Women considering pregnancy or who are already pregnant are likely concerned about recent news reports that the U.S. is experiencing a drastic increase in maternal mortality.
So I asked OB-GYN and Women Deserve Better Contributor Dr. Ingrid Skop for insights as an expert on high-risk pregnancies:
Q. How risky is it for women to die during pregnancy or after giving birth? Can women can feel more in control of their pregnancy and make it safer both before and after birth?
A. As an obstetrician of 28 years, I would like to reassure pregnant women who are concerned about maternal mortality.
The CDC reports that the risk of a mother dying during pregnancy or within a year of the end of pregnancy is 18/100,000 live births. While even one death is too many during this wonderful time of life, it should be put into perspective. The likelihood of dying from an auto accident in a given year is 10/100,000. We do not fear driving a car; neither should we fear giving birth to a child.
Q. What can impact the health of a pregnant woman?
A. There are some preconceptual factors that can impact the health of a woman during pregnancy. We more frequently see older women achieving pregnancy, sometimes with fertility assistance.
In addition, as the rate of obesity has increased in our country, we see other associated medical problems such as hypertension and diabetes. These conditions are all associated with more complicated pregnancies and higher risk of C-section delivery. None of these are reasons not to have a baby. Children are wonderful!
Q. Are there advances in medicine to help improve the health of the mother and baby (or babies in the case of multiple births)?
A. An entire obstetrics subspecialty called maternal-fetal medicine has arisen to ensure that a mother and her child will make it safely through a pregnancy. Your obstetrician may be very comfortable managing your care since these conditions are increasingly common, but if you are worried, you can request a referral to a high-risk specialist who can assist your obstetrician in your care.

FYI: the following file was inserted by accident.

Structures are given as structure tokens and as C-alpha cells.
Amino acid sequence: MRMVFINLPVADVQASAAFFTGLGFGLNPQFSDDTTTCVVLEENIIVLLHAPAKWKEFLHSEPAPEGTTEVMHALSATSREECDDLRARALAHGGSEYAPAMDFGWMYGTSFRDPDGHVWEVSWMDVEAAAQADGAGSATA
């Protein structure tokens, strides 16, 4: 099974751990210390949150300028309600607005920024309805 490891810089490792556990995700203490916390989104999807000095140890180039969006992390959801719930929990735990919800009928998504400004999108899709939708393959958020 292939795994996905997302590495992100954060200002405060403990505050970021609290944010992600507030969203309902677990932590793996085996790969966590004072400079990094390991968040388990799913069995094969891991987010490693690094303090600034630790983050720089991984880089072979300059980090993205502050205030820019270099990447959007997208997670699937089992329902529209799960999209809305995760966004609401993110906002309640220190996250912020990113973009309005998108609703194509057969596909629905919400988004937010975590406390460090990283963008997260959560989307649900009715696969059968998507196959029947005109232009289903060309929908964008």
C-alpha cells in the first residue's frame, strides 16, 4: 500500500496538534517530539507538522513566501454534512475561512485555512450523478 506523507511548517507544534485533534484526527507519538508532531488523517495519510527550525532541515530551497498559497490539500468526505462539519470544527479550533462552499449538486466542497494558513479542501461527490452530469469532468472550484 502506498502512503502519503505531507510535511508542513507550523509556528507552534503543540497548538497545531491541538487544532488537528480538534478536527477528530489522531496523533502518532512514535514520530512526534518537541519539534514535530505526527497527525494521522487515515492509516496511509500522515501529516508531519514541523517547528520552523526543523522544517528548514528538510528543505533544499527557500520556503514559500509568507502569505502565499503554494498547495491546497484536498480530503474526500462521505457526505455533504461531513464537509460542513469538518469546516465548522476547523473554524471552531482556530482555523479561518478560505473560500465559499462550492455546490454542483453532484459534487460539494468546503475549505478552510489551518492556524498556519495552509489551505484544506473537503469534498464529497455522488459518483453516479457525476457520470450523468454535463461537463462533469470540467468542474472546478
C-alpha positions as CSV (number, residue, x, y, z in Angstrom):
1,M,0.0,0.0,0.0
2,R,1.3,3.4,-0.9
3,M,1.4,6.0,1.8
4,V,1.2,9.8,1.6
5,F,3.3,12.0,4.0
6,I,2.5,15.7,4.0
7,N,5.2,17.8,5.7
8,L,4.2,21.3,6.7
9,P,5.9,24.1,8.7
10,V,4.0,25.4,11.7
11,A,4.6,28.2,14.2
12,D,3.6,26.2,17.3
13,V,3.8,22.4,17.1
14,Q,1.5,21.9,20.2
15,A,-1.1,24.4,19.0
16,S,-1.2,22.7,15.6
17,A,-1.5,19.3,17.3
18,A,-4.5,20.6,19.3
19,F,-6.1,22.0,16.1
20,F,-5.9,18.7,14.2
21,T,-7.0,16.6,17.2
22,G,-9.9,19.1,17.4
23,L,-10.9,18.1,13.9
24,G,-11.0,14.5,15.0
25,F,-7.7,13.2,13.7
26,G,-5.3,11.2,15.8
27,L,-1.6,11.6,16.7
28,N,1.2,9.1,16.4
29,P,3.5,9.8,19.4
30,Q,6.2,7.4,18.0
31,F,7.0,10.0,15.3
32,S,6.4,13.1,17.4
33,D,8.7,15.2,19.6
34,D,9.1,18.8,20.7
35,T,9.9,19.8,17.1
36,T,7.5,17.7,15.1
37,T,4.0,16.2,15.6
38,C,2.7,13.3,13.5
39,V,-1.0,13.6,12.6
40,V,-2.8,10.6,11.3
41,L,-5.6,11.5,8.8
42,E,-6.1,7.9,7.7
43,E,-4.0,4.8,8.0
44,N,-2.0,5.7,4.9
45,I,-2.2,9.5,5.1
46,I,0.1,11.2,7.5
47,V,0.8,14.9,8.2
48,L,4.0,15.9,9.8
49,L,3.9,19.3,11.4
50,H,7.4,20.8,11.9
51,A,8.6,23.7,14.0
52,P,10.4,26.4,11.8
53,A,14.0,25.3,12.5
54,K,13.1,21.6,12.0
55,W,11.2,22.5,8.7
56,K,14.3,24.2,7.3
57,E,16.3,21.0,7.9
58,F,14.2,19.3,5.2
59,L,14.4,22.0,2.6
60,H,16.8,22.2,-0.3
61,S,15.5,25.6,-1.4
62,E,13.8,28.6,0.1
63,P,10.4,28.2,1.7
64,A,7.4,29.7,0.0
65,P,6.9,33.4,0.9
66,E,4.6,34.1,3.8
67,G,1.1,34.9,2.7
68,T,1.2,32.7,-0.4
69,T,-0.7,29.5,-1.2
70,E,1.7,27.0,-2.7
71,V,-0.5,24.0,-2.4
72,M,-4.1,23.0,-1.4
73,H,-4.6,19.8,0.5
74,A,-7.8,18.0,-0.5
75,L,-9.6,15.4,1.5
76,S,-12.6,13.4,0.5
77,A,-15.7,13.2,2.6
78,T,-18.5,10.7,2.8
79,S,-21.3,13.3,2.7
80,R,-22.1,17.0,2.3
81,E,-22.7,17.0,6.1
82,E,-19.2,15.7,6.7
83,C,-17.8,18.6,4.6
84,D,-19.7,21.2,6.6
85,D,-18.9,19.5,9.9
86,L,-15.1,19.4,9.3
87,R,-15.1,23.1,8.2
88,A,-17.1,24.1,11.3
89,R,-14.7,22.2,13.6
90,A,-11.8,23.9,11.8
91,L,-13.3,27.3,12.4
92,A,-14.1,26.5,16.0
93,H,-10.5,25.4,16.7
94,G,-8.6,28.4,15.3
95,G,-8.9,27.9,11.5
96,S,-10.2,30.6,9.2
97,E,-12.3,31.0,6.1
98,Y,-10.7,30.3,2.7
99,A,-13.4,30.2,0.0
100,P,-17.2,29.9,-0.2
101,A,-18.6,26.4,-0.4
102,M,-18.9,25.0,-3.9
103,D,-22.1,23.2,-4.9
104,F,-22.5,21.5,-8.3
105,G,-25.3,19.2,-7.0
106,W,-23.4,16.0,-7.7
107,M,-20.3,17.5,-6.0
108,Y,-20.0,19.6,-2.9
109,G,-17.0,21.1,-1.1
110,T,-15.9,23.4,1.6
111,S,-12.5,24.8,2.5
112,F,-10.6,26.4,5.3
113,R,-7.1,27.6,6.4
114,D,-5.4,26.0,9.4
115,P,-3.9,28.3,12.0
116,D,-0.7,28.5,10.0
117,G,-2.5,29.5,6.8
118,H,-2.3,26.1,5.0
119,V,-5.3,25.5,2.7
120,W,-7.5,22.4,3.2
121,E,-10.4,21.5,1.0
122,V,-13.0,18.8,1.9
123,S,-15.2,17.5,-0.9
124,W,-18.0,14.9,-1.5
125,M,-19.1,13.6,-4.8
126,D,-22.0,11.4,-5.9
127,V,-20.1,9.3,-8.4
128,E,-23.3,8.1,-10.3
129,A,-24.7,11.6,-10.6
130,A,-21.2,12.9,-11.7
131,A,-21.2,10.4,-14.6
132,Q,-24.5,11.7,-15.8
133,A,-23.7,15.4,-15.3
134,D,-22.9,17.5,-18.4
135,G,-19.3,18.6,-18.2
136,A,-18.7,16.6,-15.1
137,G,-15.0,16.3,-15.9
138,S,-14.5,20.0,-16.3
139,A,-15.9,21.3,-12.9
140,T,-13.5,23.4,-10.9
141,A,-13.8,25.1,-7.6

Q. What makes a pregnancy high risk?
A. There are some conditions diagnosed during a pregnancy that may place a mother at higher risk. One such situation is abnormal placentation — a placenta located over the cervix, or invasive into the wall of the uterus — that can increase the risk of blood loss during delivery. This is usually diagnosed by ultrasound, and your OB will talk with you about precautions to avoid bleeding. Some hospitals are better equipped than others to handle emergency situations that may arise during delivery, so your OB should be able to reassure you about this. Many hospitals have begun implementing drills of possible emergencies, such as hemorrhage or hypertensive crisis, to make sure the staff are prepared to handle any situation that should arise.
Q. What factors have made maternal mortality rates rise?
A. Sadly, an increasingly common reason for a woman’s death related to pregnancy is mental health issues.
Suicides related to postpartum depression, opioid overdoses, and even domestic homicide are seen far more often than in previous years. These correlate with decreasing support for a pregnant woman, as many men do not choose to remain involved in the lives of their children or may be abusive to the mother of their child. This is a tragic situation, but no matter where you live, there is help available.
Q. Where should women turn for help?
A. Pregnancy resource centers exist in nearly every community and can assist a pregnant woman with resources. Mental health counseling, domestic violence intervention, and substance abuse treatment programs are proliferating to meet these needs. If you struggle with any of these concerns, be sure to talk with your doctor, who can help you find the resources you need.
Q. What final thoughts do you have for women who are hoping to conceive or are pregnant now?
A. Take heart. The path you are on may seem hard at times, but becoming a mother is one of the most important things you can do in life. You will be rewarded many times over for the difficulties you will overcome to bring a new human life into the world. Women are strong. Our bodies are exquisitely designed for the complex process of creating and nurturing human life. Don’t let anyone convince you that you cannot do this!
Thank you, Dr. Skop, for sharing your expertise.